Now, after decades of misguided regime change policies in the Middle East, a string of failed states that spawned rising terrorism and Islamic extremism, floods of refugees destabilizing the EU, and US imperial overstretch, Kupchan argues that America needs to shift to Version 3.0 of American exceptionalism. Version 3.0 is a combination of 1.0 (isolationism) and 2.0 (imperial overstretch), where Washington needs to exercise strategic modesty in the face of declining resources/material capabilities, waning ideological dominance, and look for co-governance with partners in cooperative security (inclusive), not just US-dominant military alliances in collective security (exclusive).

Kupchan believes that the US should shift its role as the world’s policeman to one of an arbiter of great power peace, emphasizing diplomatic rather than military engagement outside core areas. In this vein, the international community appears to be entering what Trine Flockhart, Kupchan’s co-author of a 2014 German Marshall Fund report, “Liberal Order in a Post-Western World,” calls a “multi-order world.”

The emerging multi-order world

Similar to Kupchan, Flockhart argues that at a time when the West is losing its material primacy and ideological dominance, with devolution of power from Western hegemony to increasing regionalism, identity (Muslim, Western, Asian, Latin American, African) is likely to be the major defining feature of new orders. While there has been much literature on a coming multi-polar world with the decline of the West and “Rise of the Rest,” and seeing different powers or poles still within the US-led liberal order, Flockhart’s argument differs in that she sees there will be various orders, with the Western liberal order being one order in a pool of different orders. This is akin to the Cold War international system when different economic orders co-existed – one was the US-led Western liberal order undergirded by US military power and the Bretton Woods institutions, another one was COMECON led by the Soviet Union and the Warsaw Pact, and a third economic order with the Non-Aligned Movement.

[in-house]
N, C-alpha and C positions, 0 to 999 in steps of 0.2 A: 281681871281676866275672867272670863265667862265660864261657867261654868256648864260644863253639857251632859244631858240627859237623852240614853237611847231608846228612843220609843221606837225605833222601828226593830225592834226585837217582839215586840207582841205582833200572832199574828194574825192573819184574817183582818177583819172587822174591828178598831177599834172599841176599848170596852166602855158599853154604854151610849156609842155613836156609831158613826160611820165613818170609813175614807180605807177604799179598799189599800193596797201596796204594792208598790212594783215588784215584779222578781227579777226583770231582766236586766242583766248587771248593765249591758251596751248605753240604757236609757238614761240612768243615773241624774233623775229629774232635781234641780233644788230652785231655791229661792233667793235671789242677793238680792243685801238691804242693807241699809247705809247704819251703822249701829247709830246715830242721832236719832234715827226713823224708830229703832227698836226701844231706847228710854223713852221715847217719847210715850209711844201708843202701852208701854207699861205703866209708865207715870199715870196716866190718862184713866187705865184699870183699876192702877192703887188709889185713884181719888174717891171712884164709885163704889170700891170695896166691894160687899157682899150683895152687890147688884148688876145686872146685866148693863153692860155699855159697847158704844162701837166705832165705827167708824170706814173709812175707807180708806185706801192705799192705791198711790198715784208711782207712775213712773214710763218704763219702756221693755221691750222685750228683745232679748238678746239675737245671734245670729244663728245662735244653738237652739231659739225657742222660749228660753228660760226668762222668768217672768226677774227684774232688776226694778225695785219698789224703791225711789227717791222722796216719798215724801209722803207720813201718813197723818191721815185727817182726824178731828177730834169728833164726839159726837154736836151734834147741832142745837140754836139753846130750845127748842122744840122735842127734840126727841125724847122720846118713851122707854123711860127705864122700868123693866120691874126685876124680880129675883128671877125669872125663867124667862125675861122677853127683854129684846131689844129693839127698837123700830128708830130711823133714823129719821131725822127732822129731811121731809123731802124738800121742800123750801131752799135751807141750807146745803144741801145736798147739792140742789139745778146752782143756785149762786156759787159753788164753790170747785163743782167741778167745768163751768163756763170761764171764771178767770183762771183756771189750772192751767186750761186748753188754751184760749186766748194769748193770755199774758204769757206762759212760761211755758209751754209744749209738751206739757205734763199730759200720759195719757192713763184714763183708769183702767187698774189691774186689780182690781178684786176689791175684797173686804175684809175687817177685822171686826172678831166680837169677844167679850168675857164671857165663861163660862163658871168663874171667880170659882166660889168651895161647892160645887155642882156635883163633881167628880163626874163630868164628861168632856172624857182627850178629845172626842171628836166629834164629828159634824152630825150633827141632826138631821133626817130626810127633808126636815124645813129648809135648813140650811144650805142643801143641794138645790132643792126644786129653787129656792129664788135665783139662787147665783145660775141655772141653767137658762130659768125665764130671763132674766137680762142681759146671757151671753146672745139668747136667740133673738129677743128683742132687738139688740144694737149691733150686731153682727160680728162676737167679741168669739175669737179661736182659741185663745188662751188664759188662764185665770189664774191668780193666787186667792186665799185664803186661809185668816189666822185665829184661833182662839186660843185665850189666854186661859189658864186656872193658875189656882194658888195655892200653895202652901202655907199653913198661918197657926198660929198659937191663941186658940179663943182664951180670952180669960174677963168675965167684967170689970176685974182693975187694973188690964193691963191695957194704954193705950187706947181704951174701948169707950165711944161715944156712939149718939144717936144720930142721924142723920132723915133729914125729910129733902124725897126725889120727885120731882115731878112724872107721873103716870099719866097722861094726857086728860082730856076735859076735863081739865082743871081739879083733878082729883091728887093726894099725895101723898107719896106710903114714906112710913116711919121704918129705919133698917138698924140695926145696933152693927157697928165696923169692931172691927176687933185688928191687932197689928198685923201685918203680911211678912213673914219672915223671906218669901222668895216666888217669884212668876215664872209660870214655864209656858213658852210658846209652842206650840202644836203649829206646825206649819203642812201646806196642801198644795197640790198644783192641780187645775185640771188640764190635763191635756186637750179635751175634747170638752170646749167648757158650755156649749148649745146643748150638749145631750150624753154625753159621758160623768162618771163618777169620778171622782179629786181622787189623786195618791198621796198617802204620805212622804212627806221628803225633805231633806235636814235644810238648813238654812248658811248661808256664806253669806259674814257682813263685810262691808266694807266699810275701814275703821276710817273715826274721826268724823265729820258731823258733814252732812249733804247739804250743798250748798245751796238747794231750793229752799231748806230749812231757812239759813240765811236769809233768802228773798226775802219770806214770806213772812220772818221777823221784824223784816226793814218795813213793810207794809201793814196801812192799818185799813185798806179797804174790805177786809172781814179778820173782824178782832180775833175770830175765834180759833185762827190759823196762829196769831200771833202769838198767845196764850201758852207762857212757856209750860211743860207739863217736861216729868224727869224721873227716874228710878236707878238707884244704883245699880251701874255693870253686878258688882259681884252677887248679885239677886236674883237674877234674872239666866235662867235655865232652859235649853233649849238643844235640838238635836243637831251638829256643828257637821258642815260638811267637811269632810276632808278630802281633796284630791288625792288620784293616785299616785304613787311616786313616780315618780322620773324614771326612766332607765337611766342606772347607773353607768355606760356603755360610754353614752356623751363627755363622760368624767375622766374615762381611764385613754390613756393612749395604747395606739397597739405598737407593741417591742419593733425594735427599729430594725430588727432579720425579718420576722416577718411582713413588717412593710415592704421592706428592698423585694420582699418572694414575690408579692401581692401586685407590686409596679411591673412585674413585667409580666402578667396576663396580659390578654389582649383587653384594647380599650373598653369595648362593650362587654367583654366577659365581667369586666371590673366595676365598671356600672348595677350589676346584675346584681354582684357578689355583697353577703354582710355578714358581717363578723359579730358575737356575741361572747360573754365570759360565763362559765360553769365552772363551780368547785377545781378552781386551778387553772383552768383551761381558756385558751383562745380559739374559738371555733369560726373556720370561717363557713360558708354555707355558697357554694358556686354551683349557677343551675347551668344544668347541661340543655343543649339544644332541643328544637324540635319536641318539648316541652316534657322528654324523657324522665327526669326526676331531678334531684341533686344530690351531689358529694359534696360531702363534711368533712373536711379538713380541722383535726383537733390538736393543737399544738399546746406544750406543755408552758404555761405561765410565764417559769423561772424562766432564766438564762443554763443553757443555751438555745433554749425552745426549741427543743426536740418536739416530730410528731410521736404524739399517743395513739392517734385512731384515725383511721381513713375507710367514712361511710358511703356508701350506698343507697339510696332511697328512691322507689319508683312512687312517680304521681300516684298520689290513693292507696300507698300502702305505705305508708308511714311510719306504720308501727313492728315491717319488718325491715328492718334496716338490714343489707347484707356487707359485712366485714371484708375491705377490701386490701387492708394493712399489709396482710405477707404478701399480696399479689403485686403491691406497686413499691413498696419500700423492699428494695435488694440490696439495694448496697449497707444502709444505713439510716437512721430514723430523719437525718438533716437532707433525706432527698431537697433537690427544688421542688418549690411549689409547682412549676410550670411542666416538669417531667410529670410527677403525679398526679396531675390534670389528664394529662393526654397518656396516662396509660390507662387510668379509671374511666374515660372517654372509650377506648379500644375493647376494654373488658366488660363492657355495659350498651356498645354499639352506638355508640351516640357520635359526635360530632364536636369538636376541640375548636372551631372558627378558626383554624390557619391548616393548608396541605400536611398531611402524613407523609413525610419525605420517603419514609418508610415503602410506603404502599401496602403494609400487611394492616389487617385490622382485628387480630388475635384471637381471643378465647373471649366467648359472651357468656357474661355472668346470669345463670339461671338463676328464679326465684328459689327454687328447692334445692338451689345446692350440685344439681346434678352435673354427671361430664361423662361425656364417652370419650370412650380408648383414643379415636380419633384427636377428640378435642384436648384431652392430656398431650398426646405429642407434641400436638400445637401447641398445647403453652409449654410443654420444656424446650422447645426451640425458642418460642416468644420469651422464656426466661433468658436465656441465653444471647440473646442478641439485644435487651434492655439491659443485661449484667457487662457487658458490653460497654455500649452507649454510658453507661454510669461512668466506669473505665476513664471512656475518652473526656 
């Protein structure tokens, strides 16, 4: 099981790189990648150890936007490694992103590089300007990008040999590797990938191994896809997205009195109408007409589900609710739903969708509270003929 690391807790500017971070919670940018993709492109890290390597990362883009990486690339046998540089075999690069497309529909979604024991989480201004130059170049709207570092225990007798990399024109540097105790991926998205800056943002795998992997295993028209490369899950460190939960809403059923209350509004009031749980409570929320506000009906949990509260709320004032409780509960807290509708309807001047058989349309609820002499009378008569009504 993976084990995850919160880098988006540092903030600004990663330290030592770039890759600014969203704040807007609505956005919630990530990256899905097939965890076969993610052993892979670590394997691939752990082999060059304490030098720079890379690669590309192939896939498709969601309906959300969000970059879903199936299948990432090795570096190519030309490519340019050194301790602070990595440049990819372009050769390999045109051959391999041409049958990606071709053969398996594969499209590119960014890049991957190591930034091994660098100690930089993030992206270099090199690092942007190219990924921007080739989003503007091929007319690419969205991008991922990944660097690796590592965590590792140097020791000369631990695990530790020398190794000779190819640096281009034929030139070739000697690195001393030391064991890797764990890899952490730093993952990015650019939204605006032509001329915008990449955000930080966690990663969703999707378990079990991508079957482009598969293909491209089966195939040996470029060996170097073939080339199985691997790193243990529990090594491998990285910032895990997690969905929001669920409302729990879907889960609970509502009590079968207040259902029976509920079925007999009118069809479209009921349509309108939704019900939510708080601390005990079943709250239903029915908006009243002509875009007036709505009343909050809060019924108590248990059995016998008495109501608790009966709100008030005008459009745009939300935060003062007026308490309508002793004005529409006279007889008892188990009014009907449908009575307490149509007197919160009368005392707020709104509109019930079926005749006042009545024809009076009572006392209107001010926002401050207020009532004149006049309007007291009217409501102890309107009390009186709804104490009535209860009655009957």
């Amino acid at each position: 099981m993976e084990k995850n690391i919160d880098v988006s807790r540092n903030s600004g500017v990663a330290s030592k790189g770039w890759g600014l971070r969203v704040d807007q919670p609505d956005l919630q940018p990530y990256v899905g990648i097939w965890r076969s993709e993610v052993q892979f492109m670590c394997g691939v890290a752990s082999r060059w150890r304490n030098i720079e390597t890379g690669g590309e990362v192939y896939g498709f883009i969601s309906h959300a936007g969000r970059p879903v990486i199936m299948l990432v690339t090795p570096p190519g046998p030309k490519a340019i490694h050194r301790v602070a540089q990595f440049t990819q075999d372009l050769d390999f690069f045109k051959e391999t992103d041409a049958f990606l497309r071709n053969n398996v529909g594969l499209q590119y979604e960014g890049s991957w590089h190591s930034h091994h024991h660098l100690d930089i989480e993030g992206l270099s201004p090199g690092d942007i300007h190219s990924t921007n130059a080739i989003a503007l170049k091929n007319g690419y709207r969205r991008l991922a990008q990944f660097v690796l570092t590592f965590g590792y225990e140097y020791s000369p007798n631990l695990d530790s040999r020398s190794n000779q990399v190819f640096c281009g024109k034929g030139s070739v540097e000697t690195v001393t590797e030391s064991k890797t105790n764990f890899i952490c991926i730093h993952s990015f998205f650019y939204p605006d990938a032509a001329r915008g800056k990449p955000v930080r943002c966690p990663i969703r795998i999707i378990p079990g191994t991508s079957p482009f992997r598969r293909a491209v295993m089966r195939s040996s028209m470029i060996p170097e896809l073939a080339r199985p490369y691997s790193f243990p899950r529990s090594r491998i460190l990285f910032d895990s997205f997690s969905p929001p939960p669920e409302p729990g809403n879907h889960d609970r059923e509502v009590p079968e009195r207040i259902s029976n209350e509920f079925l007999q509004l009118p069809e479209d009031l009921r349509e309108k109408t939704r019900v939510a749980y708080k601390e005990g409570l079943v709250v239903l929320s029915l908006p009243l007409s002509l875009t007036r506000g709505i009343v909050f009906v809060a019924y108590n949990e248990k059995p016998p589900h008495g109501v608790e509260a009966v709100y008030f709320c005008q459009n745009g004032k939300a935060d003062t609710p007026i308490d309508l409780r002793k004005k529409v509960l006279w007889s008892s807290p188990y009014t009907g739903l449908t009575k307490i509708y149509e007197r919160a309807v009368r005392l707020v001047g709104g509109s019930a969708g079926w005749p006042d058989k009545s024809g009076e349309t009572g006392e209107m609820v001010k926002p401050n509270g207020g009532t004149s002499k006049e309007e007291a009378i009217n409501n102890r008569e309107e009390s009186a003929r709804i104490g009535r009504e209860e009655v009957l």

If a multi-order world is indeed forthcoming, we may perhaps see a consolidation of the Americas in one order, Germany/continental Europe in another order, China and Russia in a Eurasian order, Iran/northern Middle East in one order, Saudi Arabia/southern Middle East in another order, an African order, and so on. In such a scenario as also described in Kupchan’s book No One’s World (2012), where no one order, power, or pole dominates, the goal and challenge then is to weave a new normative consensus and coordination of diverse capitalist governance models in this system of decentered globalism. Thus, the sooner the Washington DC establishment realizes this and adjusts US policies accordingly, the better the prospect for a peaceful transition to this new world order. The question now is, which version of American exceptionalism will the US choose?

America at a crossroad

In the face of political cleavage at home and a transatlantic rift, it is all the more important for Trump’s America to come to some consensus and cooperation with others in this decentered global system, and likely choose Version 3.0. Trump needs to balance domestic interests with international commitments, and this calls for US allies to step up to the plate and become important partners for co-governance in the new world order, whether to immediately increase defense spending within NATO, or as military historian Andrew Bacevich suggested, to alternatively build up the EU’s own defense capabilities.

As Kupchan recommended, America can no longer be the world’s policeman but can be a new arbiter of great power peace by working with other partners. This may mean revisiting the 1989 Partner in Leadership that president George HW Bush offered Germany after reunification, but Berlin failed to accept.

Now, with a Trumpian America embarking on American exceptionalism 3.0, the timing may be right for the US in the Americas and Germany in continental Europe to partner as leaders of the Western liberal order, and continue to strengthen transatlantic ties in an increasingly multi-order world.

Christina Lin is a US-based foreign policy analyst. She has extensive government experience working on US national security and economic issues and was a CBRN research consultant for Jane's Information Group.